Glasnevin Cemetery, located north of Dublin City centre, is the final resting place of over 1.5 million Dubliners. Given that the current population of Dublin is just over 1 million, this means that there are more people interred there than actually live in Dublin today. Many significant historical Irish people are buried here but it also contains the graves of rich and poor and all shades in between. The cemetery has borne witness to the life and times that have shaped Ireland since the mid-1800s. This makes it a must for history buffs and those wishing to trace some family history.
Under British rule in the early 19th century, the state religion in Ireland was Anglican. However, the population of Ireland was overwhelmingly Roman Catholic. The Penal Laws had been introduced by the authorities to restrict Catholic practise and worship. As a result, Catholics in Dublin could either be buried in Protestant graveyards where there was a ban on Catholic prayers or they could be buried in an area to the west of the city known as Bullys Acre, in Kilmainham. This was common ground and had been used as a burial place for many centuries. The practice of body snatching had become a serious problem there and a serious cholera outbreak in 1832 had led to serious congestion.
The Catholic Association, led by Daniel OConnell, campaigned for the rights of Catholics and in 1831 they bought lands in Glasnevin to construct a proper cemetery, not just for Catholics, but for all religions and none. The cemetery opened in 1832 and the first burial to take place was 11-year-old Michael Carey from Dulin city. A feature of the cemetery is the high perimeter wall with integrated lookout towers to guard against body snatching. Daniel OConnell died in 1847 and is interred in the cemetery. A Round Tower marks the spot where his tomb is located. OConnell Street in Dublin is also named in his honour.
The Irish War of Independence
In August 1915 an event occurred in Glasnevin cemetery that would influence the course of Irish history. At the burial the Fenian Jeremiah ODonovan Rossa. A then little known school teacher & poet, Padraig Pearse, gave a rousing speech that was in fact a coded call to arms.
but the fools, the fools, the fools! they have left us our Fenian dead, and while Ireland holds these graves, Ireland unfree shall never be at peace."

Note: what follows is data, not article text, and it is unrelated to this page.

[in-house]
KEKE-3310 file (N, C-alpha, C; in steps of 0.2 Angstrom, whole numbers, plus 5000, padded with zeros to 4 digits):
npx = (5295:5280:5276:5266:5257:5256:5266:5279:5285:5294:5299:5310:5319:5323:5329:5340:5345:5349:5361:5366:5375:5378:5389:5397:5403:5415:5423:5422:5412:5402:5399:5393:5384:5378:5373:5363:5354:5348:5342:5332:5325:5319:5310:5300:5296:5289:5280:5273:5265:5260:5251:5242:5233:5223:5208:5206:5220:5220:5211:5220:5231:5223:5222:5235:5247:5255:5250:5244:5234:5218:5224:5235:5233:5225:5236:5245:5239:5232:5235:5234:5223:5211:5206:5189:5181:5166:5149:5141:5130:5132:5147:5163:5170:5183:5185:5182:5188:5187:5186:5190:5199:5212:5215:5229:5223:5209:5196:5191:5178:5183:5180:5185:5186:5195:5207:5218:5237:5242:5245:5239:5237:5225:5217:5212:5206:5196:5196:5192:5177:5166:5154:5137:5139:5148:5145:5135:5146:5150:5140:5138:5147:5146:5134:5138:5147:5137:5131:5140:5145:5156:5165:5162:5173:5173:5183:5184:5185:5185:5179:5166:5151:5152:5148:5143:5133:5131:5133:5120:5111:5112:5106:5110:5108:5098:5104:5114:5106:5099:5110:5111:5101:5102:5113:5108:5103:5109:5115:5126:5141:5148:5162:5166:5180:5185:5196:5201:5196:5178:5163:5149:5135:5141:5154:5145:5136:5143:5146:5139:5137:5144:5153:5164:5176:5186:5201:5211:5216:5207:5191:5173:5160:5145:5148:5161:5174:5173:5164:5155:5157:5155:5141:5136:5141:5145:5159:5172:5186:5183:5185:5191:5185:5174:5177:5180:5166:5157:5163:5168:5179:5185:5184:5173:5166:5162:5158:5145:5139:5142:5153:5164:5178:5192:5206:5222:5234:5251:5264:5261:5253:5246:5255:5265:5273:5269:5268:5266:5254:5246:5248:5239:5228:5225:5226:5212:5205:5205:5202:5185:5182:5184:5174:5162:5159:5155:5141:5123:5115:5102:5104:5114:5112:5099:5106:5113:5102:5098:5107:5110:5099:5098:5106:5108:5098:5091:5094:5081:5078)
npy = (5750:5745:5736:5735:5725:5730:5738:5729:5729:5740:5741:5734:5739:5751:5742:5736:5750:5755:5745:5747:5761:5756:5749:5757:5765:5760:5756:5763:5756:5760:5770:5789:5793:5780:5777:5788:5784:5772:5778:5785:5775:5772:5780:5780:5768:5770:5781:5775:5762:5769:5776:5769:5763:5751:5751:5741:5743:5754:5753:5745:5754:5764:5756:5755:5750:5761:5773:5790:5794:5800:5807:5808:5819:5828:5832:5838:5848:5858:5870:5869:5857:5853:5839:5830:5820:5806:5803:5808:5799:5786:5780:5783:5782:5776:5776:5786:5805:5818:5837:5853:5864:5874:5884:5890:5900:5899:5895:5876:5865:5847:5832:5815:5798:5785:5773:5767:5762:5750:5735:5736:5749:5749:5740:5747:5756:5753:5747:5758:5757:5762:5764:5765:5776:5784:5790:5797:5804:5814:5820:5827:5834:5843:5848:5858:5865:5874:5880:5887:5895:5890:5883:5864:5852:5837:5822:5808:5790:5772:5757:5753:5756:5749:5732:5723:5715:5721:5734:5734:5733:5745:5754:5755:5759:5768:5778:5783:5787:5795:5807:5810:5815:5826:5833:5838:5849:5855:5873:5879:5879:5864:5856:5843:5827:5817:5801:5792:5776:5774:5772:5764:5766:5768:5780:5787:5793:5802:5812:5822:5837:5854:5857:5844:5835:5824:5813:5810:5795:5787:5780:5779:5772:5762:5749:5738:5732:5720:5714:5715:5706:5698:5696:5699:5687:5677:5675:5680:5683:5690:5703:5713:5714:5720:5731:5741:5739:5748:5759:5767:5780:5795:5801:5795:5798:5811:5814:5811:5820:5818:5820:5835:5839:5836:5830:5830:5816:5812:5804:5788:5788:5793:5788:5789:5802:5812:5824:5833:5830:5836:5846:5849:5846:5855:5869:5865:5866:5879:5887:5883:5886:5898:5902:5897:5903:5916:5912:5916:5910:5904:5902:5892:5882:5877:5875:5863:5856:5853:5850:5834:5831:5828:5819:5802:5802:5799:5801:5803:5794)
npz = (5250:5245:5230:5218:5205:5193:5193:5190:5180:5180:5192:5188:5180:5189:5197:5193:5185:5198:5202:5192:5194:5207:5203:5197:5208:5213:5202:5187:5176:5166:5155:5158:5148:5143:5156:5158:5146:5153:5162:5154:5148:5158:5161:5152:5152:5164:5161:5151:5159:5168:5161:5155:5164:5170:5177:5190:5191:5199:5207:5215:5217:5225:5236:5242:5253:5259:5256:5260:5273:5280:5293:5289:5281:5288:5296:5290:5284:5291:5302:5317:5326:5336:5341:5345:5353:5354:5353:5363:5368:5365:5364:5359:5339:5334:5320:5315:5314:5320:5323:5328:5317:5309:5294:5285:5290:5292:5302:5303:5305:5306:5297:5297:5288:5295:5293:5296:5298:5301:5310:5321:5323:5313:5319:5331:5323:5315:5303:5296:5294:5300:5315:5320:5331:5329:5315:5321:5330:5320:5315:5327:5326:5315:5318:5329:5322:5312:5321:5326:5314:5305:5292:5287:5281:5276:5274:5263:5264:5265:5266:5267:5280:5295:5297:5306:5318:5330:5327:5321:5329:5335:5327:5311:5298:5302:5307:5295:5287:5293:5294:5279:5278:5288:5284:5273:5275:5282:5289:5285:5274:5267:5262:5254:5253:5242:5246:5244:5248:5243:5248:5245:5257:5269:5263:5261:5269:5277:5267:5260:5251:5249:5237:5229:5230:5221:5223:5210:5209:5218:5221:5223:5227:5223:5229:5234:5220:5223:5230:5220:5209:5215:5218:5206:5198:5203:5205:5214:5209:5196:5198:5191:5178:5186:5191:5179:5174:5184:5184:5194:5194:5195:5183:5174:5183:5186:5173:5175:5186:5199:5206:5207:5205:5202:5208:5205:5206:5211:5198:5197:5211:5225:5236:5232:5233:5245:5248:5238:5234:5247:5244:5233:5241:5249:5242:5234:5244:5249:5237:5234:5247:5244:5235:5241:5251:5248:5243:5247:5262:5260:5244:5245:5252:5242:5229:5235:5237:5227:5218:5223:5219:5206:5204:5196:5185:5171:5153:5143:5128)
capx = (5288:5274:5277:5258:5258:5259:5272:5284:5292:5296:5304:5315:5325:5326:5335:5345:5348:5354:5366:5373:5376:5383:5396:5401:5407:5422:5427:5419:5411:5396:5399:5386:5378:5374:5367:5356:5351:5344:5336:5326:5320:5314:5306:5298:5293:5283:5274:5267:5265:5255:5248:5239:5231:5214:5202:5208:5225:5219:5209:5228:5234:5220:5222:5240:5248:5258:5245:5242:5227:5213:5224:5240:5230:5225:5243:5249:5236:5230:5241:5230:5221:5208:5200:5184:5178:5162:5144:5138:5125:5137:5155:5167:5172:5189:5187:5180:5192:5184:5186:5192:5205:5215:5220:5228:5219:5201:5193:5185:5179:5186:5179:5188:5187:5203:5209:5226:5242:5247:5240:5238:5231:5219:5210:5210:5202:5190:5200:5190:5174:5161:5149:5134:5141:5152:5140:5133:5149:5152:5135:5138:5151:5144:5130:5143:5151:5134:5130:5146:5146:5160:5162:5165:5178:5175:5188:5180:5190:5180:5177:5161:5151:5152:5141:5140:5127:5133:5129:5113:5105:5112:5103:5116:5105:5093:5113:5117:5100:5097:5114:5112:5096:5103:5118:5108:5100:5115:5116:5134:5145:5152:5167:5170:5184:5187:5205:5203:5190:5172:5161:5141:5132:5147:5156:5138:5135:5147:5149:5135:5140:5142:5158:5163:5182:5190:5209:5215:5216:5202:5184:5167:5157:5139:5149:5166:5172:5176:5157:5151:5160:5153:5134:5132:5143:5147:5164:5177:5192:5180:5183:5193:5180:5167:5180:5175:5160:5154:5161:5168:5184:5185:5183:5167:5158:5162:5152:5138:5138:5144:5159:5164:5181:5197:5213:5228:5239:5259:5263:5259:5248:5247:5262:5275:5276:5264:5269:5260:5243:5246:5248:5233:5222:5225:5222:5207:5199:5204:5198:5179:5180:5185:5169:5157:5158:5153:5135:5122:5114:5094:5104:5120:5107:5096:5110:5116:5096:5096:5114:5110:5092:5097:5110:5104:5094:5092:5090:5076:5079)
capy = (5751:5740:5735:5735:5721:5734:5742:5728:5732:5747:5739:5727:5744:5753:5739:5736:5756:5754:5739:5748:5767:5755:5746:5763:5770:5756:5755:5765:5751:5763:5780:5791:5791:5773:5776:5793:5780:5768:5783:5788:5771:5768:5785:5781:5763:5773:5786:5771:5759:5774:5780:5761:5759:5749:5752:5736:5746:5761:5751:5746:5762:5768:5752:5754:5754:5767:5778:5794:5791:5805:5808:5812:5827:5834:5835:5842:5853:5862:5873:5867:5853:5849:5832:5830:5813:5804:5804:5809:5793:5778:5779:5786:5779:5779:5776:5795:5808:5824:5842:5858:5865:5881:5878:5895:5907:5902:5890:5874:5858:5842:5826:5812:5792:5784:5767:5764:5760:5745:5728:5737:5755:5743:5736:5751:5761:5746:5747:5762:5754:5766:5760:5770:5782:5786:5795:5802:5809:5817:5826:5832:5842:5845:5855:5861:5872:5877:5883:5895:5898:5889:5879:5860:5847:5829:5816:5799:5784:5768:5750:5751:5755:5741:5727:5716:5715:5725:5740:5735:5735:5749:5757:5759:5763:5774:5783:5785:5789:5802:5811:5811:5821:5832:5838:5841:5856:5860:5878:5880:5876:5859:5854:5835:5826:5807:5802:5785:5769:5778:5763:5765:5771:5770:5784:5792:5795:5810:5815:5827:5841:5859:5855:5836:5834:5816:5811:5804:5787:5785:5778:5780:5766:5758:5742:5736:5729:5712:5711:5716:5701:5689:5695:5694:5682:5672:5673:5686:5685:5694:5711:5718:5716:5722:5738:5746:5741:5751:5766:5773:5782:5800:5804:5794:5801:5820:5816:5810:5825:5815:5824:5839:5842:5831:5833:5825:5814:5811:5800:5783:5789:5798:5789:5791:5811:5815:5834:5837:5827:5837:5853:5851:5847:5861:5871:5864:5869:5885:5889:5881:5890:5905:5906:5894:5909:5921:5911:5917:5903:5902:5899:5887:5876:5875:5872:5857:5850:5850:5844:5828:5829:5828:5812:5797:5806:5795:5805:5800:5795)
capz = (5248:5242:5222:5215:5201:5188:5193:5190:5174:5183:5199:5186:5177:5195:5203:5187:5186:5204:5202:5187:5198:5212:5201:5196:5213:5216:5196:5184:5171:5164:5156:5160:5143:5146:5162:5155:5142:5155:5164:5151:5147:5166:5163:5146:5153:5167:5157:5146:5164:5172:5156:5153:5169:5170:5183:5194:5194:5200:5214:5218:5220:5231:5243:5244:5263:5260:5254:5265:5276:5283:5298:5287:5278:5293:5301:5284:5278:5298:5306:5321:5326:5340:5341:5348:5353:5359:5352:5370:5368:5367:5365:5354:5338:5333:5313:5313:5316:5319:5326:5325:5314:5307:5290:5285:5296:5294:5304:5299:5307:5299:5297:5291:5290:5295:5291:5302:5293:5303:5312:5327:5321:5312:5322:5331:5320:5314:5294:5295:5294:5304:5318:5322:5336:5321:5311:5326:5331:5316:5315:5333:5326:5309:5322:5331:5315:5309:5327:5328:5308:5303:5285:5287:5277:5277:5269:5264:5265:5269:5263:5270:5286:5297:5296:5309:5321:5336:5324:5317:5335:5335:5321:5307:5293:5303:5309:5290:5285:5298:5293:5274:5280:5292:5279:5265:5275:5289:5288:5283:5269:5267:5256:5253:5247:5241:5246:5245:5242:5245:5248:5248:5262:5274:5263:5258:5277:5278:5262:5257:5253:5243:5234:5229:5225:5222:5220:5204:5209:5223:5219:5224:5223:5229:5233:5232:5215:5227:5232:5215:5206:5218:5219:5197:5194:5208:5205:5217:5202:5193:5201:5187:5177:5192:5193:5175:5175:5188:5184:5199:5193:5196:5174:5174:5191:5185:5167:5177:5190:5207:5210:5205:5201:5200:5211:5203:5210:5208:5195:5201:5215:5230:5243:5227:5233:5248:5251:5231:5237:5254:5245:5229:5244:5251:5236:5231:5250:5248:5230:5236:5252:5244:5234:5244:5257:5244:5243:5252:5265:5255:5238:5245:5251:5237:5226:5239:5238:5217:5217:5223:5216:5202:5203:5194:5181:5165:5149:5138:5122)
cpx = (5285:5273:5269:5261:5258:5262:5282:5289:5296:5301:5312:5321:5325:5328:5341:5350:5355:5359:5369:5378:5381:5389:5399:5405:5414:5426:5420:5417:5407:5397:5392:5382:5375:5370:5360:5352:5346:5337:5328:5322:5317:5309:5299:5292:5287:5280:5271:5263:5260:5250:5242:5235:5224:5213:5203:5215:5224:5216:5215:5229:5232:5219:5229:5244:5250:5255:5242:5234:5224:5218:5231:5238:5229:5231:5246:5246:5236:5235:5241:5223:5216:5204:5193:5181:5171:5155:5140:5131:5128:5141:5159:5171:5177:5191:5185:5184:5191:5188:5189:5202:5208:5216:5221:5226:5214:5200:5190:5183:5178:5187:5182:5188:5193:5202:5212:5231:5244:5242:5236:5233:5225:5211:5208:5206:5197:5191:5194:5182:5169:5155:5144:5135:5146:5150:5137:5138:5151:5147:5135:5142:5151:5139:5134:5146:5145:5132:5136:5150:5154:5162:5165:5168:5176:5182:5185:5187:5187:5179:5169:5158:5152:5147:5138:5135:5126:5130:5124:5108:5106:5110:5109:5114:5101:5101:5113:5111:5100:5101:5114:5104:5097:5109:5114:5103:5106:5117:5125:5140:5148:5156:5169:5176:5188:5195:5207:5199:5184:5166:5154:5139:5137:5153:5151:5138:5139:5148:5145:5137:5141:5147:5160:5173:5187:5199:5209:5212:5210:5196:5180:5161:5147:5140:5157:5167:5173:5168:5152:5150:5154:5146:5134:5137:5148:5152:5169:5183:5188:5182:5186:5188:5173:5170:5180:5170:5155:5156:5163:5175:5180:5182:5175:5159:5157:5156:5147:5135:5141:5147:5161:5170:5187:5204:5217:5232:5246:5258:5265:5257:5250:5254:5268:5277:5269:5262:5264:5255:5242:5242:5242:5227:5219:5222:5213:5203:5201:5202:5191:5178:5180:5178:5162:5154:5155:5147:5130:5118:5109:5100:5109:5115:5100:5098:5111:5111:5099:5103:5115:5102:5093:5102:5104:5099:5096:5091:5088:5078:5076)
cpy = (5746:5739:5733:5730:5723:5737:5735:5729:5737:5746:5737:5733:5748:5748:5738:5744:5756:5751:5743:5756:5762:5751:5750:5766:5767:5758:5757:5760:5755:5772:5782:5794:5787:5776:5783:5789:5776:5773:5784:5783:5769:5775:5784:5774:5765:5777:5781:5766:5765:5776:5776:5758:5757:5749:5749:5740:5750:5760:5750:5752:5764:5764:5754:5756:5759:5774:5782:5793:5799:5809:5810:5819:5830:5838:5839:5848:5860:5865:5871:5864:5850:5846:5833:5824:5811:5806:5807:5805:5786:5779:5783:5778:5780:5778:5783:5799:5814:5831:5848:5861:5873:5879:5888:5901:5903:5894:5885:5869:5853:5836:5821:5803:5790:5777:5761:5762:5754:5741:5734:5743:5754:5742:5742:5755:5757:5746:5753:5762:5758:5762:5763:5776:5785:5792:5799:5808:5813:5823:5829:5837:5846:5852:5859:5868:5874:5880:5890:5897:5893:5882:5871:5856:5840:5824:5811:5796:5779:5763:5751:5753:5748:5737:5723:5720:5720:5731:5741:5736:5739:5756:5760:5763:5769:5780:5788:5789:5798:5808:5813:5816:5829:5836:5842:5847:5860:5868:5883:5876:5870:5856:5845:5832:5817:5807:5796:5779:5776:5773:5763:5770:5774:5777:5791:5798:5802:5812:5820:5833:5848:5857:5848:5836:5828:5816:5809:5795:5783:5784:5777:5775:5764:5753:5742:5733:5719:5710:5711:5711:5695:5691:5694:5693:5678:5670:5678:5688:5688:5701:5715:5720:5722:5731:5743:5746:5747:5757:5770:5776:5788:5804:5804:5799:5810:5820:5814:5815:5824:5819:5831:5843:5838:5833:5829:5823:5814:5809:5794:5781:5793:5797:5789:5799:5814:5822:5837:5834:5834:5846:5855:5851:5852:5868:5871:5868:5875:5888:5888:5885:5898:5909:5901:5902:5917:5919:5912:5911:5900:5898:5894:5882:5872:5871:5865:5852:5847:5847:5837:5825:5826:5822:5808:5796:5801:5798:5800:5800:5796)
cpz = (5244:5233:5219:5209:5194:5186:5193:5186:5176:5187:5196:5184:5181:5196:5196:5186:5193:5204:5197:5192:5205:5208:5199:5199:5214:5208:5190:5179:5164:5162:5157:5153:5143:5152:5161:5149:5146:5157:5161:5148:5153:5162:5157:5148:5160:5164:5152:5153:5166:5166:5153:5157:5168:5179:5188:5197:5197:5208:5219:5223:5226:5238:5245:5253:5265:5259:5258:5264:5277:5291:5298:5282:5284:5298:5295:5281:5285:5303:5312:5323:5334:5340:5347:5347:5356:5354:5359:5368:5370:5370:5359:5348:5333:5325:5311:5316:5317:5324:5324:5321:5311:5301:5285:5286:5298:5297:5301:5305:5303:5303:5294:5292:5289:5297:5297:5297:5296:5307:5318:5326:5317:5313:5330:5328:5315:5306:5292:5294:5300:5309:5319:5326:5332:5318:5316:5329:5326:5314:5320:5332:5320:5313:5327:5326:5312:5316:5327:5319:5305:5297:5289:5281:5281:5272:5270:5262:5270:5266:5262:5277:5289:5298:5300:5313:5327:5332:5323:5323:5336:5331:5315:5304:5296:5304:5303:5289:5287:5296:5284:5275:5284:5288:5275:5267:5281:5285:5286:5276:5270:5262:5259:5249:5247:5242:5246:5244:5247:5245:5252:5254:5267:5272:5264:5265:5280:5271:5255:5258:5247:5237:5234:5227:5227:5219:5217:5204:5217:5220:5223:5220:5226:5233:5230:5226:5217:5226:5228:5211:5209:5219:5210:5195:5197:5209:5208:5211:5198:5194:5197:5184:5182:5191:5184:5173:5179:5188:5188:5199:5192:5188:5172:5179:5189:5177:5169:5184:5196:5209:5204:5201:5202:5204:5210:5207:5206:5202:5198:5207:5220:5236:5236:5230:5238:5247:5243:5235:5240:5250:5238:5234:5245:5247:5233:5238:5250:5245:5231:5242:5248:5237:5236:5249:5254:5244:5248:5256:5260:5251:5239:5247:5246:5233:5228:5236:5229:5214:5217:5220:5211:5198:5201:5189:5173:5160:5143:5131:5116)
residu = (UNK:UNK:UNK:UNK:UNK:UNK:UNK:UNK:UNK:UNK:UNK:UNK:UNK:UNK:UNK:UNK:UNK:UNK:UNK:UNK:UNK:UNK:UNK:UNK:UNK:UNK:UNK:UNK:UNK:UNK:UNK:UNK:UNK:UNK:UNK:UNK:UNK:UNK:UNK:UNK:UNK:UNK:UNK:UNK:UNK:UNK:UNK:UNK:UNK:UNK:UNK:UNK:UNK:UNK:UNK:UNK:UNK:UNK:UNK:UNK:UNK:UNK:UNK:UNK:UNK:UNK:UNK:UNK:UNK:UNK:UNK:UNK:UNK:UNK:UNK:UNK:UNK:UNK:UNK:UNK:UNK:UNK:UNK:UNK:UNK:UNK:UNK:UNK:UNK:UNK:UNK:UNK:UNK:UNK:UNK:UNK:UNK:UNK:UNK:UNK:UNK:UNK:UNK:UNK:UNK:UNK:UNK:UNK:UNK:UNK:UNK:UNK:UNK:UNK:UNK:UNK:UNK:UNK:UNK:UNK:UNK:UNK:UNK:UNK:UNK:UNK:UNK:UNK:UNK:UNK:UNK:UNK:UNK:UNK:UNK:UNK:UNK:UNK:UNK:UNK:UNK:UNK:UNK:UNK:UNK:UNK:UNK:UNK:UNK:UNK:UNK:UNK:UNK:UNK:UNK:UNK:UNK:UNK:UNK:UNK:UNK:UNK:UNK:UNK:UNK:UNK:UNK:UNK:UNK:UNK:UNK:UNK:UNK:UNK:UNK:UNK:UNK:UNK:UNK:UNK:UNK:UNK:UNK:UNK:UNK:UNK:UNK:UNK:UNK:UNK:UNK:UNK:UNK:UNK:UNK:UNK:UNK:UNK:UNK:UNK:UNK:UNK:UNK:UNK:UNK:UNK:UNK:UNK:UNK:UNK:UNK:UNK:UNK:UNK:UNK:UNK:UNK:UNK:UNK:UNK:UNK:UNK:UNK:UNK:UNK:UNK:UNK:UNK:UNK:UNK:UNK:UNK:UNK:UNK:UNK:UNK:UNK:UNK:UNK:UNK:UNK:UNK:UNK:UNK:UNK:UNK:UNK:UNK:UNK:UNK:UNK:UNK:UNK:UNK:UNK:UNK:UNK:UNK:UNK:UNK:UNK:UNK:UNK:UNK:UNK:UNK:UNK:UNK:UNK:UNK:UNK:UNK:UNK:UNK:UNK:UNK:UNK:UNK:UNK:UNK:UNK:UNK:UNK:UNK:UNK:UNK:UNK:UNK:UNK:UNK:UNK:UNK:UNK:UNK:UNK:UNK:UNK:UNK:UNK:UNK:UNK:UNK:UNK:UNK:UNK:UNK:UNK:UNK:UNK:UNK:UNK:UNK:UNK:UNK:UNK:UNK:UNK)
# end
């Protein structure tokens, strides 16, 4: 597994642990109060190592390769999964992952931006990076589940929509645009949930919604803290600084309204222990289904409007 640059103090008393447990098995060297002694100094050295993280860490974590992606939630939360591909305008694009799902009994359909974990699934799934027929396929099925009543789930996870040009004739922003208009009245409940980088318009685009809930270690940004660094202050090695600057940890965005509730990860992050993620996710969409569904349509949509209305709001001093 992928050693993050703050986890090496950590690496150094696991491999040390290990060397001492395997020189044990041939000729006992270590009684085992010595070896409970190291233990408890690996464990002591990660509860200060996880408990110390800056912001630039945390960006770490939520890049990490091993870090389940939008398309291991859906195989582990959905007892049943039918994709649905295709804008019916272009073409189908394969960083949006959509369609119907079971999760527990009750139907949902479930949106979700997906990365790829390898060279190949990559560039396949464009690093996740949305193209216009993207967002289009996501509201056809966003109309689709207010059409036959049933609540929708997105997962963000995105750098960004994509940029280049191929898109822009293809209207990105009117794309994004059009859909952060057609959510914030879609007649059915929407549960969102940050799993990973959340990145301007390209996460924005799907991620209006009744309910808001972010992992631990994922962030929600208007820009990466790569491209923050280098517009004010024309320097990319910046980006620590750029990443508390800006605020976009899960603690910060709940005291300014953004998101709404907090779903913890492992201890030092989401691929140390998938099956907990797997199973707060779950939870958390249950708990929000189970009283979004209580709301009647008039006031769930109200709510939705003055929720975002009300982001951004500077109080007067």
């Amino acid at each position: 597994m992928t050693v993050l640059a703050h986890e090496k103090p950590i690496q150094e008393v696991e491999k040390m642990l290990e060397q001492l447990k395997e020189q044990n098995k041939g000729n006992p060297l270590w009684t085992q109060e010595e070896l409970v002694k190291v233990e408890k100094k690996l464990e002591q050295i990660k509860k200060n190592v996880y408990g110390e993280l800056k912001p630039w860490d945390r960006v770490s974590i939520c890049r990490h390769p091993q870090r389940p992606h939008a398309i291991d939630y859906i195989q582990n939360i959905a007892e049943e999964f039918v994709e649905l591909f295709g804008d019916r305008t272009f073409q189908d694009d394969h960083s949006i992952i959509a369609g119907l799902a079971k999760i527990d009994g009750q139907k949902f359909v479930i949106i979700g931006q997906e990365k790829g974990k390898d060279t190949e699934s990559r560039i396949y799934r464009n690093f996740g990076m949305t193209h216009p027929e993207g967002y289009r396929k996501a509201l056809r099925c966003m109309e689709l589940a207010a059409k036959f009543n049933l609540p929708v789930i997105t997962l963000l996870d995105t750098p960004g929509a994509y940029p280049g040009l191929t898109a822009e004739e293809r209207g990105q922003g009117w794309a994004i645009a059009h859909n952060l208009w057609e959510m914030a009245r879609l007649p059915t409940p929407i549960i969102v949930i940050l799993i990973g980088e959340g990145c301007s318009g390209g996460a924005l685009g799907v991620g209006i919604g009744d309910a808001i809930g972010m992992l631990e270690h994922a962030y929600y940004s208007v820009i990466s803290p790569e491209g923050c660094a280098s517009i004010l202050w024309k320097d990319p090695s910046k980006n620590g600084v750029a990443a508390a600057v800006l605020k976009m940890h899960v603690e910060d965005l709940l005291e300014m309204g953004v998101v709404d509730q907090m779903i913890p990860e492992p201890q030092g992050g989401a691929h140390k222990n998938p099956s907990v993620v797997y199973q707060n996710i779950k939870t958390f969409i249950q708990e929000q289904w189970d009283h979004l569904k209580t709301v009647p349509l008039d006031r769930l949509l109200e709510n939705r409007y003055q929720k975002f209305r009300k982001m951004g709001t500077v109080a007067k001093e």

Less than a year later an insurgency in an attempt to overthrow British rule would follow. This became known as the Easter 1916 Rising. It was a failure and Padraig Pearse, along with his fellow leaders of the Rising, was executed by firing squad. Initially, the Rising had little public support but with the martyrdom of the rebels, public opinion would change in favour of overthrowing British rule, and a war for independence ensued. The end result was Irish Independence in 1922.
Revolutionary, politician, charmer, orator and diplomat, Michael Collins was a much-loved figure during the fight for independence. In fact, to this day his grave is adorned with flowers and cards.
He played a pivotal part in the Irish War of Independence. Collins pioneered a tactic that became known as guerrilla warfare. The War of Independence lasted from 1918 to 1921 when the British finally agreed to a truce. The head of the Irish Provisional Government, Eamon De Valera, sent a delegation, led by Collins, to London to agree a treaty. While in London he was given the option by the British to sign a treaty agreeing to just 26 counties (instead of the full 32) or face a bloody war. Collins signed the treaty. This would partition the island of Ireland into Northern Ireland and the Irish Free State. Northern Ireland would remain as part of the United Kingdom while the Irish Free State would no longer be part of the United Kingdom. The partition of the island caused a split in the Irish Provisional government and this would result in a civil war within the Irish Free State. After signing the treaty Collins is reported to have said:
"I may have signed my actual death warrant".
This may have been a dark omen. In August 1922 Michael Collins was ambushed in Beal na Blath, Co. Cork and shot dead. Some 500,000 people attended his funeral in Dublin, a fifth of the population of Ireland at the time.
Tracing Your Family History
Glasnevin cemetery possesses over 1.5 million Irish genealogy records from 1832 to present. If you intend tracing your Irish family history you can explore it here. Besides having an archive online, Glasnevin Cemetery offers assistance when you visit. If you end up taking a tour with them, they'll also give you 5 worth of genealogy credits that you can redeem there. Who knows, you may discover some interesting stories from your family's past!
The number 40 bus frequently goes from OConnell Street in the city centre out towards Glasnevin Cemetery. For times and google map location of bus stops check out www.getthere.ie
For more information on Glasnevin Cemetery check out the following links:
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